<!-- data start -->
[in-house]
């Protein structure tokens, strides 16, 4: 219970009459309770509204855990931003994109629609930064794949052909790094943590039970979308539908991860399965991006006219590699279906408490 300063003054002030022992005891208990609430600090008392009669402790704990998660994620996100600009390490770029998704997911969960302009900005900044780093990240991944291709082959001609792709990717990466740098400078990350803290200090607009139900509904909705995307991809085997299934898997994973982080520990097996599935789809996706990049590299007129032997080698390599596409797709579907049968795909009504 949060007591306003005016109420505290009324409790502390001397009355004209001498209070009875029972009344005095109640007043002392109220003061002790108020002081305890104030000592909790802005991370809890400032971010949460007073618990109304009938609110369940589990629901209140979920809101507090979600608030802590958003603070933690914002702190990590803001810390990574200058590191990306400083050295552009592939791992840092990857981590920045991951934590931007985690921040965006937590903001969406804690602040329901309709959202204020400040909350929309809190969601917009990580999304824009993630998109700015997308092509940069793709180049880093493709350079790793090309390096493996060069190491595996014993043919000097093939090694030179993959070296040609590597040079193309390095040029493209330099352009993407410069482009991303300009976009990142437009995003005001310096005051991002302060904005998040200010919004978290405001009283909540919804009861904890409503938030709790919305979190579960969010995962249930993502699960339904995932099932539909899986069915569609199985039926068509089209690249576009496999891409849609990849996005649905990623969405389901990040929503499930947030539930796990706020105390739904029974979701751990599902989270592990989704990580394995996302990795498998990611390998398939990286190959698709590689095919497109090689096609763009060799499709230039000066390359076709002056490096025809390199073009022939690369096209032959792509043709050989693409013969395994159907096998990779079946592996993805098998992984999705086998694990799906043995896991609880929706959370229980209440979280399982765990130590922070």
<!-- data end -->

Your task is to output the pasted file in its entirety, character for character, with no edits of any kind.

[in-house]
């Protein structure tokens, strides 16, 4: 219970009459309770509204855990931003994109629609930064794949052909790094943590039970979308539908991860399965991006006219590699279906408490 300063003054002030022992005891208990609430600090008392009669402790704990998660994620996100600009390490770029998704997911969960302009900005900044780093990240991944291709082959001609792709990717990466740098400078990350803290200090607009139900509904909705995307991809085997299934898997994973982080520990097996599935789809996706990049590299007129032997080698390599596409797709579907049968795909009504 949060007591306003005016109420505290009324409790502390001397009355004209001498209070009875029972009344005095109640007043002392109220003061002790108020002081305890104030000592909790802005991370809890400032971010949460007073618990109304009938609110369940589990629901209140979920809101507090979600608030802590958003603070933690914002702190990590803001810390990574200058590191990306400083050295552009592939791992840092990857981590920045991951934590931007985690921040965006937590903001969406804690602040329901309709959202204020400040909350929309809190969601917009990580999304824009993630998109700015997308092509940069793709180049880093493709350079790793090309390096493996060069190491595996014993043919000097093939090694030179993959070296040609590597040079193309390095040029493209330099352009993407410069482009991303300009976009990142437009995003005001310096005051991002302060904005998040200010919004978290405001009283909540919804009861904890409503938030709790919305979190579960969010995962249930993502699960339904995932099932539909899986069915569609199985039926068509089209690249576009496999891409849609990849996005649905990623969405389901990040929503499930947030539930796990706020105390739904029974979701751990599902989270592990989704990580394995996302990795498998990611390998398939990286190959698709590689095919497109090689096609763009060799499709230039000066390359076709002056490096025809390199073009022939690369096209032959792509043709050989693409013969395994159907096998990779079946592996993805098998992984999705086998694990799906043995896991609880929706959370229980209440979280399982765990130590922070």